Coal is getting to be worth less than dirt

Coal is having a hard time lately. U.S. power plants are switching to natural gas, environmental restrictions are kicking in, and the industry is being derided as the world’s No. 1 climate criminal. Prices have crashed, sure, but for a real sense of coal’s diminishing prospects, check out what’s happening in the bond market.

Bonds are where coal companies turn to raise money for such things as new mines and environmental cleanups. But investors are increasingly reluctant to lend to them. Coal bond prices tumbled 17 percent in the second quarter, according to an analysis by Bloomberg Intelligence. It’s the fourth consecutive quarter of price declines and the worst performance of any industry group by a long shot.

Bonds fluctuate less than stocks, because the payoff is fixed and pretty much guaranteed as long as the borrower remains solvent. A 17 percent decline is huge, and it happened at a time when other energy bonds—oil and gas—were rising. Three of America’s biggest coal producers had the worst-performing bonds for the quarter:

Alpha Natural Resources: -70 percent
Peabody: -40 percent
Arch: -30 percent


The map shows coal plants in 2010 that may be headed for retirement. Blue circles represent plants that will be shuttered by 2020, while yellow will convert to gas, and red have undetermined futures.

About 17 percent of U.S. coal-fired power generation will disappear over the next few years, according to an analysis by Bloomberg New Energy Finance (BNEF). Obstacles include age, the abundance of cheap natural gas, and new EPA rules to cut pollution…

Even China, the world’s biggest consumer of coal, wants to be rid of it…While China’s electricity demand will soar in the coming decades, its coal use will remain relatively flat, peaking by 2030 and then declining, according to BNEF. The pollution is too thick and the alternatives too cheap for coal to flourish…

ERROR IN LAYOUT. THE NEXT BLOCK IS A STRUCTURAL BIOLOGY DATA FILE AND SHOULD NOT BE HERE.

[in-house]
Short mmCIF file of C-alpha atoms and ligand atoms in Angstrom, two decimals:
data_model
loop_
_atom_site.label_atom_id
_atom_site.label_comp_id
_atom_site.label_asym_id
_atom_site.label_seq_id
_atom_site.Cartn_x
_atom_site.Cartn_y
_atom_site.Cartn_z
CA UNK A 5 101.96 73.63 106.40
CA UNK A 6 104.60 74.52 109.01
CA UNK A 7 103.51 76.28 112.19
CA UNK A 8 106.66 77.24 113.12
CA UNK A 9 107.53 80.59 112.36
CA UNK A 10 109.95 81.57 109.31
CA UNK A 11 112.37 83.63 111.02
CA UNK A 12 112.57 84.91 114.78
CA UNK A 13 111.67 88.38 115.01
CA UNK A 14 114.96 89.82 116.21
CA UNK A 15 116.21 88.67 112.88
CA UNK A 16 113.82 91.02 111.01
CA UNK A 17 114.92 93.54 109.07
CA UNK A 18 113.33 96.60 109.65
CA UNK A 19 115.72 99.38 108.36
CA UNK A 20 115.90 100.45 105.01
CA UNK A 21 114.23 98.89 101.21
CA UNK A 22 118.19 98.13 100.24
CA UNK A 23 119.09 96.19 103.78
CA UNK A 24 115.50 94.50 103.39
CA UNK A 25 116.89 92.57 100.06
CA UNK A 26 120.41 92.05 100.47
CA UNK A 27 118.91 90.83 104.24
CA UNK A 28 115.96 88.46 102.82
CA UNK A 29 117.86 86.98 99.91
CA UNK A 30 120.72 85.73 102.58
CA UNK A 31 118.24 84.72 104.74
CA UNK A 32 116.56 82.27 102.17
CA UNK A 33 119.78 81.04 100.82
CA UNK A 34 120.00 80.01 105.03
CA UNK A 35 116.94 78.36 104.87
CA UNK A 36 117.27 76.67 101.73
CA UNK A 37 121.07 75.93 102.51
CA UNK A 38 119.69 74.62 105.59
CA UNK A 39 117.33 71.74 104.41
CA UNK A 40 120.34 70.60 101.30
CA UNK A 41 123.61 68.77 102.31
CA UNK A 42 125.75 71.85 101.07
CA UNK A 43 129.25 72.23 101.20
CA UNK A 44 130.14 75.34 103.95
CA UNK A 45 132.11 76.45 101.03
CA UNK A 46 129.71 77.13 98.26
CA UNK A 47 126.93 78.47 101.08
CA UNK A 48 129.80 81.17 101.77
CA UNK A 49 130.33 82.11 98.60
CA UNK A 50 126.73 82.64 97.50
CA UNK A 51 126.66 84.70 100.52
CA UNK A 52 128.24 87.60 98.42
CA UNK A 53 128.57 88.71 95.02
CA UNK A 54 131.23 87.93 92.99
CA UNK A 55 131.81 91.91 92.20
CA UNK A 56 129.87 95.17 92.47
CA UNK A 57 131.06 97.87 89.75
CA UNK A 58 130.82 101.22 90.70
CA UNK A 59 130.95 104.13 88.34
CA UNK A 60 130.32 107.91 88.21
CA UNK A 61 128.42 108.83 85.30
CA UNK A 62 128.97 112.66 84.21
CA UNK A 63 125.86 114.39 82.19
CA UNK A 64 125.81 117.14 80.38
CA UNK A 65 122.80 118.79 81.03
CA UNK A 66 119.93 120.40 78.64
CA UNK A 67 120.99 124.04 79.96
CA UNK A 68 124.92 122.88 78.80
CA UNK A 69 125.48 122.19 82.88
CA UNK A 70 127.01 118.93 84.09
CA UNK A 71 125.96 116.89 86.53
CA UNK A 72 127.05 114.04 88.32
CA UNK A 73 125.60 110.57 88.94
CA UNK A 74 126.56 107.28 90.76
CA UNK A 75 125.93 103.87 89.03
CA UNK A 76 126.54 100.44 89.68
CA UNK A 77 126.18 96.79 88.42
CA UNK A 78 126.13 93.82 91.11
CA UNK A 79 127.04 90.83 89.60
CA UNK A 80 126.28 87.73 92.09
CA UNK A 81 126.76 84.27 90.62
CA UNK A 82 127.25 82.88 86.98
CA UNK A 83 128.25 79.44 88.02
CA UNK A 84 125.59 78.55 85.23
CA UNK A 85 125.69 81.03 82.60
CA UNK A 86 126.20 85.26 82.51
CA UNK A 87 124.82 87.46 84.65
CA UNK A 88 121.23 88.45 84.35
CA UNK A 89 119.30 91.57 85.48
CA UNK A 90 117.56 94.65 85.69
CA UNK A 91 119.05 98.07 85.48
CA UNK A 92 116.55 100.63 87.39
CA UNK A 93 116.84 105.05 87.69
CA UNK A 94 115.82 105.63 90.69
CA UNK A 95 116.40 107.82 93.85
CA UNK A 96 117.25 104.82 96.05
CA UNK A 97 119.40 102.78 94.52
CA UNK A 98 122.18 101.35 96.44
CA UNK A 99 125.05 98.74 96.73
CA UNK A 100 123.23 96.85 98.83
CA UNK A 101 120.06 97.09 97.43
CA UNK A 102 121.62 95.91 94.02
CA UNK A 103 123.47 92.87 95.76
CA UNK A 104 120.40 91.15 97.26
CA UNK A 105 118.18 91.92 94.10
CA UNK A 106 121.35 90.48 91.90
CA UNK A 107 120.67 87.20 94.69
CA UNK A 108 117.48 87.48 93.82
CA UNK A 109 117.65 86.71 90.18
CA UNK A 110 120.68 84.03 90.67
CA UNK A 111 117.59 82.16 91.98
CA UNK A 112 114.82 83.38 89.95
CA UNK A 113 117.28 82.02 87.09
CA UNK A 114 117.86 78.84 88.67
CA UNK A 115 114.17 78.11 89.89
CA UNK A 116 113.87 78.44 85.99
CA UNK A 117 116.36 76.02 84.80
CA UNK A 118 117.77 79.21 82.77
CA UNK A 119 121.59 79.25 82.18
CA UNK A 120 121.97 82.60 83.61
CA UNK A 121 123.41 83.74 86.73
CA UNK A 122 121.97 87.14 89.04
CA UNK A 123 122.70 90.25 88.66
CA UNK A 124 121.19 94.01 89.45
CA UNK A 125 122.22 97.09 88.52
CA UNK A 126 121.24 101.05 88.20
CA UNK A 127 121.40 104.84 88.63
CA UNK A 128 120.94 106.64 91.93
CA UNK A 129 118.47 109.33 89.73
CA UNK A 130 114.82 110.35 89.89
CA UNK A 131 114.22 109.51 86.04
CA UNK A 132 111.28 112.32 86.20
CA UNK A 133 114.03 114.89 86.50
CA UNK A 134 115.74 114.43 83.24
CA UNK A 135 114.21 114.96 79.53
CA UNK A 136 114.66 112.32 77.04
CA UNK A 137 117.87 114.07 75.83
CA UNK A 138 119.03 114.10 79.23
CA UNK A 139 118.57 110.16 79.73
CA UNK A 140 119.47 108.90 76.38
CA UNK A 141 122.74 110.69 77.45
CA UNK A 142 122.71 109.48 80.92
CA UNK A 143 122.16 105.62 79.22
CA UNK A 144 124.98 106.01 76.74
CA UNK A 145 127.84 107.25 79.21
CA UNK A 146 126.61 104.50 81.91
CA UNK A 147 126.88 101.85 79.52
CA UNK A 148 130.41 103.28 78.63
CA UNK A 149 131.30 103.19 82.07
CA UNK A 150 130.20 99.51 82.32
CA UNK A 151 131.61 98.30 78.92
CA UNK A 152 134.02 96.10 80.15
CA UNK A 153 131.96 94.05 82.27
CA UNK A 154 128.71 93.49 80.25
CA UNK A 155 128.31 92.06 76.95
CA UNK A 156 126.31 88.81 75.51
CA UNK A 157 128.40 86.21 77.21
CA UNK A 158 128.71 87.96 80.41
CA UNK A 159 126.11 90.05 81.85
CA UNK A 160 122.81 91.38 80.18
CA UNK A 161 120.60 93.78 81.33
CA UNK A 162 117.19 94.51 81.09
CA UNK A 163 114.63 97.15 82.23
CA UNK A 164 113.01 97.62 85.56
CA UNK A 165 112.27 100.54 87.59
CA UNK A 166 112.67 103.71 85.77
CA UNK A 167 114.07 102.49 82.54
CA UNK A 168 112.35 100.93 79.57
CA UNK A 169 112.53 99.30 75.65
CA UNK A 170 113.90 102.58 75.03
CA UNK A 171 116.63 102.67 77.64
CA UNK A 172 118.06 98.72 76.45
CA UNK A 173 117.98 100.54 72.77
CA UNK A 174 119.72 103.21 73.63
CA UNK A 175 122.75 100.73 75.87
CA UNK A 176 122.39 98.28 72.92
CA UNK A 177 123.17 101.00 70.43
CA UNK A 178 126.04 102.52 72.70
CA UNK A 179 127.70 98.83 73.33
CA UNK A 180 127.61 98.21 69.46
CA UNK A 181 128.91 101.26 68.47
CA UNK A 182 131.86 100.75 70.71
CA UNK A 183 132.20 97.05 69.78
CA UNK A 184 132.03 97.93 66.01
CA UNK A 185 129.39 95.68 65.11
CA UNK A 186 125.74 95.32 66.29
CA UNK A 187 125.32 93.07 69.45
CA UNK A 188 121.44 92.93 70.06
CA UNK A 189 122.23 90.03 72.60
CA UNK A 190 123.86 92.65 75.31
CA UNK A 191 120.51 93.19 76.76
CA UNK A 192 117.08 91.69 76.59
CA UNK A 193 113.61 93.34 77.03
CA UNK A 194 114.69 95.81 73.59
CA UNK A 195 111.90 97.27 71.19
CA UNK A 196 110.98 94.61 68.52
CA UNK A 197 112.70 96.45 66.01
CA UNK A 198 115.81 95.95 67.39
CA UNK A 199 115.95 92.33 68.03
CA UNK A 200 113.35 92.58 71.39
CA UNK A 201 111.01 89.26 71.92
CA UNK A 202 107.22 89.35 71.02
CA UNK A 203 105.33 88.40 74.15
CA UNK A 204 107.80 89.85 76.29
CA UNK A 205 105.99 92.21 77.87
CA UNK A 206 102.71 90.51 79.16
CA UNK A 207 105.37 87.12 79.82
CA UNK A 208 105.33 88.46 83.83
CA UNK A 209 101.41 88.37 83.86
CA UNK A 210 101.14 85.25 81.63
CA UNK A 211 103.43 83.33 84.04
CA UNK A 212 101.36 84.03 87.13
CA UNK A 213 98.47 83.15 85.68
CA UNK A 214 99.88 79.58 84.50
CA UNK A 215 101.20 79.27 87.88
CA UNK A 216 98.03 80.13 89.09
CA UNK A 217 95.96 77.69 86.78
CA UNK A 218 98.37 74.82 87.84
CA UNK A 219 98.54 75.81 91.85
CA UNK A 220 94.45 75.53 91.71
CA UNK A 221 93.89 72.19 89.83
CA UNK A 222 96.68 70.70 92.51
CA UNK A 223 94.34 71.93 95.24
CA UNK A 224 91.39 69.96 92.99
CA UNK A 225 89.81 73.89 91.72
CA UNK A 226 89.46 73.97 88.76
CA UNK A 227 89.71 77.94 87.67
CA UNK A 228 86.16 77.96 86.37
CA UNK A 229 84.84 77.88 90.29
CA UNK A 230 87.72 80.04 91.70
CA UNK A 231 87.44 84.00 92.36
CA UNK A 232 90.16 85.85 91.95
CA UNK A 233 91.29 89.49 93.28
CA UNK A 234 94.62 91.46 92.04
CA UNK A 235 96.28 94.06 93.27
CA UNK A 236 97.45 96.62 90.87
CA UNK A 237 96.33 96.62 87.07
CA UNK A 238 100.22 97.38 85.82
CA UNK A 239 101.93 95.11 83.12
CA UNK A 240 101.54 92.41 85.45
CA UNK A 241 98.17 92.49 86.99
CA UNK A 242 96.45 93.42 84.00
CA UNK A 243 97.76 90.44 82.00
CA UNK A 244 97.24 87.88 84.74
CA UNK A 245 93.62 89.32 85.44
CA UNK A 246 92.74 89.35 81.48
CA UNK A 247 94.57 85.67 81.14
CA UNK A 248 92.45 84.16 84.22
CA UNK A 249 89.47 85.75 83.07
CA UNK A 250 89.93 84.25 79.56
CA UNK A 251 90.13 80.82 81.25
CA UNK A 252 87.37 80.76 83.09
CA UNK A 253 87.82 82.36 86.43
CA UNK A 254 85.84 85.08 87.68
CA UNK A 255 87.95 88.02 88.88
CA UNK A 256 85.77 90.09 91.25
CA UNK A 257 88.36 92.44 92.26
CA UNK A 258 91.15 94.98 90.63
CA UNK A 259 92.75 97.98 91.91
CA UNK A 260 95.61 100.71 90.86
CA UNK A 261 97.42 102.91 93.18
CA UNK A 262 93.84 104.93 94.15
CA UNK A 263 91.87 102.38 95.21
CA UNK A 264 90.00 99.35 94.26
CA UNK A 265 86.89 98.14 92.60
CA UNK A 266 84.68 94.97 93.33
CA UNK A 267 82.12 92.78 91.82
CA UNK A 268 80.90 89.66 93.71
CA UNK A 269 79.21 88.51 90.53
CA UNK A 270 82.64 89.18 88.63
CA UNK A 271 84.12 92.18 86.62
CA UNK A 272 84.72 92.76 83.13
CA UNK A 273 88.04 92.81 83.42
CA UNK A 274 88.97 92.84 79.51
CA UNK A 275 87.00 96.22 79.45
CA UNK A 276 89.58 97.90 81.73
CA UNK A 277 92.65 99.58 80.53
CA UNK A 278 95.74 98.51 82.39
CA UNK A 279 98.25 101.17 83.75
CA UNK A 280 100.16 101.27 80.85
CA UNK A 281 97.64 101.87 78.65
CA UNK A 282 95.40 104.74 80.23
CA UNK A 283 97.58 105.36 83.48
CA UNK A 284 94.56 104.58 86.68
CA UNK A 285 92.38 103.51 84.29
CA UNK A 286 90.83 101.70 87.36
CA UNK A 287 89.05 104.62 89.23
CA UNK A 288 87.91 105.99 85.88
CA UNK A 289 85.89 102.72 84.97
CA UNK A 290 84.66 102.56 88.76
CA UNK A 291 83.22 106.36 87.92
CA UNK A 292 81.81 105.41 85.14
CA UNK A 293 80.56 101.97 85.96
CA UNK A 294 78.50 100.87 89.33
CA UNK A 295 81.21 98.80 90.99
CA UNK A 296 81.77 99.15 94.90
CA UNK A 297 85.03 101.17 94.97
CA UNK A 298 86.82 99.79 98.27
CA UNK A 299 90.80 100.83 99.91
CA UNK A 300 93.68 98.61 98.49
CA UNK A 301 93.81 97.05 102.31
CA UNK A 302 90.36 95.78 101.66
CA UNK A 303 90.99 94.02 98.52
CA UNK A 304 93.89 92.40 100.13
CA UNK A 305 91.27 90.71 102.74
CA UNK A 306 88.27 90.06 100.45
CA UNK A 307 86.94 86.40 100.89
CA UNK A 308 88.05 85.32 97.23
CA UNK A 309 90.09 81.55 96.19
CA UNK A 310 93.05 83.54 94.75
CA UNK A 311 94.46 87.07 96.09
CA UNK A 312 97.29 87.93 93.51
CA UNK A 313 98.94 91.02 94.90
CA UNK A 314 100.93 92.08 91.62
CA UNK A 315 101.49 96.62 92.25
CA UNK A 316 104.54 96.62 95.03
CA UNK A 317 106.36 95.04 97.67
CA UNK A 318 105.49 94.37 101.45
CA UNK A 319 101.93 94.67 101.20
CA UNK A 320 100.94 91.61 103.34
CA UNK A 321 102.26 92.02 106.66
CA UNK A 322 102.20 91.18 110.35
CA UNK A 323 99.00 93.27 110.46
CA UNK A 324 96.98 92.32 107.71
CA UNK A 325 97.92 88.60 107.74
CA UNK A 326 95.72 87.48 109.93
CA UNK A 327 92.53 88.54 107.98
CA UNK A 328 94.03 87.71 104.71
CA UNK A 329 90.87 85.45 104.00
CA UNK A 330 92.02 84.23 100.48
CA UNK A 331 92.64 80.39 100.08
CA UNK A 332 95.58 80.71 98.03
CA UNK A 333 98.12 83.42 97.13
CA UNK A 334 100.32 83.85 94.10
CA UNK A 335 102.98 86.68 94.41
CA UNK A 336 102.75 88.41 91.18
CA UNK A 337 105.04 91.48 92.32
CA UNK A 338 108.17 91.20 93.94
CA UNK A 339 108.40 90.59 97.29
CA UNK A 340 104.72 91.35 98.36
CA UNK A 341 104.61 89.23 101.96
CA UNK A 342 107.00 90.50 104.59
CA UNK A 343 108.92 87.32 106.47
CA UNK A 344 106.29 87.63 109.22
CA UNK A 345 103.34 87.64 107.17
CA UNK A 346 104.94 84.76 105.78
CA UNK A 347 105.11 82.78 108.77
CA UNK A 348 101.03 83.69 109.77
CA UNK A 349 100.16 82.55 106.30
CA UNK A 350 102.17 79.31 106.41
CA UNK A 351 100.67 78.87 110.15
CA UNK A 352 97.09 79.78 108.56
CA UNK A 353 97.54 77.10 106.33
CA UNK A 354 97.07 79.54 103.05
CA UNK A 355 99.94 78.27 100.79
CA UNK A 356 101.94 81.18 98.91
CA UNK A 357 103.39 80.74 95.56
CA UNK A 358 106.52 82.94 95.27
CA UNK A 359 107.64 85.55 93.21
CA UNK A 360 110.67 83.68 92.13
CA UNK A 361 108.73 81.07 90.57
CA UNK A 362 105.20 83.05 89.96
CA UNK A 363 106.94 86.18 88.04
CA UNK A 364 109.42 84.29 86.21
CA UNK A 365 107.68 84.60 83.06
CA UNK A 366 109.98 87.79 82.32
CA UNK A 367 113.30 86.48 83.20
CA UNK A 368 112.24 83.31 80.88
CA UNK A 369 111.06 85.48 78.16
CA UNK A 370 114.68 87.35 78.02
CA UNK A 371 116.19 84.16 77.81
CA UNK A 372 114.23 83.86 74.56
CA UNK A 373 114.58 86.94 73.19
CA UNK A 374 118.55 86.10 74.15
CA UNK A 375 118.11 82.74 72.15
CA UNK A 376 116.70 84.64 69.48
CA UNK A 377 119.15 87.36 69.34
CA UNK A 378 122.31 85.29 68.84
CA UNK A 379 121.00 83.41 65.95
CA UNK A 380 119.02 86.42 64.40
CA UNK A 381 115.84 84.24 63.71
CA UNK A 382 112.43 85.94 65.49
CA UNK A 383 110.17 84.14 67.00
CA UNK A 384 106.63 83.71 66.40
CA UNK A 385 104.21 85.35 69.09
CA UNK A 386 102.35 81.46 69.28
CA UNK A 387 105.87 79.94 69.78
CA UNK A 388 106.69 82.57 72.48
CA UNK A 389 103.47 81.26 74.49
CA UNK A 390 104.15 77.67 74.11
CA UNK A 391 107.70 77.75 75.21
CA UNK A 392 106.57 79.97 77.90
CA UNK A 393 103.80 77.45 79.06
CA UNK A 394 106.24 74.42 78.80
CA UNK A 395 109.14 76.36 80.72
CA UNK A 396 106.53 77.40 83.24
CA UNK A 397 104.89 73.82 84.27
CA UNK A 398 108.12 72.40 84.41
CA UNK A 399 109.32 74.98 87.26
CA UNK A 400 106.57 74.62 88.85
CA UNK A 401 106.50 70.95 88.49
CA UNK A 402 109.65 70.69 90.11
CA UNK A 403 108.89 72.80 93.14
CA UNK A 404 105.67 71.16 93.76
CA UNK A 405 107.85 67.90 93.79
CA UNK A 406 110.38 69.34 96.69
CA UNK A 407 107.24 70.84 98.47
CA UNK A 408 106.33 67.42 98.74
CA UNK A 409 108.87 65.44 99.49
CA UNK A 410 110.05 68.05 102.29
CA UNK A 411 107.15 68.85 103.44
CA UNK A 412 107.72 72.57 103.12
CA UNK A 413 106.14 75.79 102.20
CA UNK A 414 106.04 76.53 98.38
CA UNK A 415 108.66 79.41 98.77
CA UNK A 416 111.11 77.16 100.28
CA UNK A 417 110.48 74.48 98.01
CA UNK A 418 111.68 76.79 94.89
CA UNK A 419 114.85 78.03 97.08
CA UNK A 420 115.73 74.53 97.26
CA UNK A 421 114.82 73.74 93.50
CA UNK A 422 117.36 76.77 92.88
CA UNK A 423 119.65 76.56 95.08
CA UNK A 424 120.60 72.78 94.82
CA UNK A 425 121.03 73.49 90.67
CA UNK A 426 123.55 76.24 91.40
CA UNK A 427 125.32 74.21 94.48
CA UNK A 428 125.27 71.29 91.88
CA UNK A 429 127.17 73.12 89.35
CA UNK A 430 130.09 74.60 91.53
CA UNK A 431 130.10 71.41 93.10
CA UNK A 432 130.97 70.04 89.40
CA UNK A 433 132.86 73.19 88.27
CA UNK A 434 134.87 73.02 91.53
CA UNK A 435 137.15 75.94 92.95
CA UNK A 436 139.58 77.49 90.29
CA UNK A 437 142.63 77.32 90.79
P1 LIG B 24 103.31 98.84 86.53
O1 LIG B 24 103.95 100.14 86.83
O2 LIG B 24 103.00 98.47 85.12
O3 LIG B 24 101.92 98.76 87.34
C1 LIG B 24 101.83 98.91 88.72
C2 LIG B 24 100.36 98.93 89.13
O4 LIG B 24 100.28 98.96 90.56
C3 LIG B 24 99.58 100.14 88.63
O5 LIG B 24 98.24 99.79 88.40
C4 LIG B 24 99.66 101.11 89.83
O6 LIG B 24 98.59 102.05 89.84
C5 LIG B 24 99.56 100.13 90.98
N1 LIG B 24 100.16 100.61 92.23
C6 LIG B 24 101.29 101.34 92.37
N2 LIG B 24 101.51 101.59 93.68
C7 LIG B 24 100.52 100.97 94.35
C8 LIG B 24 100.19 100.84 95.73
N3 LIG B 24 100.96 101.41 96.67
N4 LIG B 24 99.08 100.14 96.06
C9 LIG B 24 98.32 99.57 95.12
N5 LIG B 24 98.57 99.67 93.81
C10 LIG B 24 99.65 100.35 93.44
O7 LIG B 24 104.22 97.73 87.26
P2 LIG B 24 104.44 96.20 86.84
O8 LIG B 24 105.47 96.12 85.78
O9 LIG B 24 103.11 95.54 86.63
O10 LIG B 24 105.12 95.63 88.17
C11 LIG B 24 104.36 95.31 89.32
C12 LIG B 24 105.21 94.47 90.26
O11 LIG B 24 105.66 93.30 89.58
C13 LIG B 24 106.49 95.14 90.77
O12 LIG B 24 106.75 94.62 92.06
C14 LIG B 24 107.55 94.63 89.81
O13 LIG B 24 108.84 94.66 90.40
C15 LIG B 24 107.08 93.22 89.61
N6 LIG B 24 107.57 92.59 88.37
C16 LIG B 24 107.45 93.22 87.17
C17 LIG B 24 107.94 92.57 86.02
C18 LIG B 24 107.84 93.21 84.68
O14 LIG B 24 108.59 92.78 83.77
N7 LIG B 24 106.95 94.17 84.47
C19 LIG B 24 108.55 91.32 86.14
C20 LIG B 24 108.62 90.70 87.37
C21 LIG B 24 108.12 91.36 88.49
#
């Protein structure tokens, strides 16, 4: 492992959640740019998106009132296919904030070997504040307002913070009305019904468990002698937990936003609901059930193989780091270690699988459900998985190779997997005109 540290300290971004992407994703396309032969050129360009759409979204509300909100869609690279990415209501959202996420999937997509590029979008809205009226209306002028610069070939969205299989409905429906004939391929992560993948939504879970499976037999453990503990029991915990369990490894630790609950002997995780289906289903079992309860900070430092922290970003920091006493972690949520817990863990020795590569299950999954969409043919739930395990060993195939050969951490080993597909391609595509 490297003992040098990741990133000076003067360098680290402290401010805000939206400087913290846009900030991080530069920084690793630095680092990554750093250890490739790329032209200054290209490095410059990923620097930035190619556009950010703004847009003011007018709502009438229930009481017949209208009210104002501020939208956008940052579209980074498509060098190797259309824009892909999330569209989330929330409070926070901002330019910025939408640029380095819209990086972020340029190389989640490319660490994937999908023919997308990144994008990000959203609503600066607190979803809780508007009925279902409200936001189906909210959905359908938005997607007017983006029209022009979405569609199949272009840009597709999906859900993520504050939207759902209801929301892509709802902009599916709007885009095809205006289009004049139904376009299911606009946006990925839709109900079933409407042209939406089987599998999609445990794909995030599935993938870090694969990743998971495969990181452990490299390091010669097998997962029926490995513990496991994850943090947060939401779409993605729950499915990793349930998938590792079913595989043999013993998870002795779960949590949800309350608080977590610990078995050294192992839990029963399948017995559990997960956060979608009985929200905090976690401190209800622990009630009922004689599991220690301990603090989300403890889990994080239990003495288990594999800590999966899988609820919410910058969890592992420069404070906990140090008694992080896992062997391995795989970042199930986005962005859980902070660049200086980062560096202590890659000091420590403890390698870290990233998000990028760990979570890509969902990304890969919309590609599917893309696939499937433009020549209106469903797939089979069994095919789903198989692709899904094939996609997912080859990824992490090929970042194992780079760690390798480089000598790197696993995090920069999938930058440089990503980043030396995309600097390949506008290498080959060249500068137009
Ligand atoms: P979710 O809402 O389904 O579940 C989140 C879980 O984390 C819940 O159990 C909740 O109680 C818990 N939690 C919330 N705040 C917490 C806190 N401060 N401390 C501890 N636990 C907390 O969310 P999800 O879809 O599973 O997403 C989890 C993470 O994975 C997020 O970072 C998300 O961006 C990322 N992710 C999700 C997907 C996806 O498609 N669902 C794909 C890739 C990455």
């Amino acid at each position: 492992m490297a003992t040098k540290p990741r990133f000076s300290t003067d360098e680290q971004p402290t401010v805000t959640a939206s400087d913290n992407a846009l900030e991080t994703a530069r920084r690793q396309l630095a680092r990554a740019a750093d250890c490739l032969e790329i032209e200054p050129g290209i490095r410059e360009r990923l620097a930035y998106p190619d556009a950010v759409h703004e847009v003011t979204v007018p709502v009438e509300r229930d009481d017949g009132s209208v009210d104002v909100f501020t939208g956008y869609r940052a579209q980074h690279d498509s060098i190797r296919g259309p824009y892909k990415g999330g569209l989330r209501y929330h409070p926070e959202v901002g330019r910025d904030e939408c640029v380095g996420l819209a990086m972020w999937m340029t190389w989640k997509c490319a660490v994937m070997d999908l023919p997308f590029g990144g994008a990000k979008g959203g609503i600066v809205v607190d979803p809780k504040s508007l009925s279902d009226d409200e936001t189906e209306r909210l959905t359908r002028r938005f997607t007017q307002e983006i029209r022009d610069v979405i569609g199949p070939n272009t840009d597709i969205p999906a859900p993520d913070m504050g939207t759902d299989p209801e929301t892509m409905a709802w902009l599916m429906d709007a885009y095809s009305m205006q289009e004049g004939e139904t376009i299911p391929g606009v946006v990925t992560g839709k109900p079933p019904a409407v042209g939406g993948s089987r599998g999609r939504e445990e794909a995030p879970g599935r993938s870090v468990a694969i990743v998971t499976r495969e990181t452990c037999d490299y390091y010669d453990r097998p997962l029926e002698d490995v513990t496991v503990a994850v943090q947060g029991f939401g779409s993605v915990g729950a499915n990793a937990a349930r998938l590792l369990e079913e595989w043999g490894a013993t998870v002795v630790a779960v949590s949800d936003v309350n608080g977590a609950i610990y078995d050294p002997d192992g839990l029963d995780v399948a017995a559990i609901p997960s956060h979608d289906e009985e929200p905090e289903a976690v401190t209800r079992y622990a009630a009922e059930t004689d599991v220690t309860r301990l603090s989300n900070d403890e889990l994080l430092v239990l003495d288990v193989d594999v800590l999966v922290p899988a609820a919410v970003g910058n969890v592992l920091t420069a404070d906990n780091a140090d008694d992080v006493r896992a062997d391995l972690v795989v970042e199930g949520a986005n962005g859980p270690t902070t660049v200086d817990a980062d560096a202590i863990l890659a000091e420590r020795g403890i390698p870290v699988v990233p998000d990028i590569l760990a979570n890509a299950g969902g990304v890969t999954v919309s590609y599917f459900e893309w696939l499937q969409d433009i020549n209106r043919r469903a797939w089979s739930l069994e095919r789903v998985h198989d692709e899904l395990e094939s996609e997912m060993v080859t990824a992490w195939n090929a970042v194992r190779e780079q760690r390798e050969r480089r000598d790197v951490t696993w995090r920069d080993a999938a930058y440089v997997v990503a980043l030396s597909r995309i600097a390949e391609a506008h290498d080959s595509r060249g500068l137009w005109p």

But even setting aside the environmental and health issues, renewables are on a trajectory to outcompete fossil fuels, starting with coal. Between now and 2040, two-thirds of the money spent on adding new electricity capacity worldwide will be spent on renewables, according to BNEF…

Pigs like the Koch Bros and their bed-buddies ExxonMobil et al are putting their last hopes into the Republican Party. Unlike their peers in archaic monarchies like Saudi Arabia, they have to confront minimal papier mache democracies like the United States. Conservatives like Republicans or Blue Dog Democrats needn’t involve themselves with science to decide policy. Their only decision is whether they require a new wheelbarrow to carry away the dollar$ on offer from the barons of fossil fuel – or the old one is adequate.

It only remains for the crowd in charge of the Democrat Party to decide if they will listen to reason, evidence-based science and concern for future generations of our species. For some that’s still a difficult questions.

There is no Republican ideology – only dogma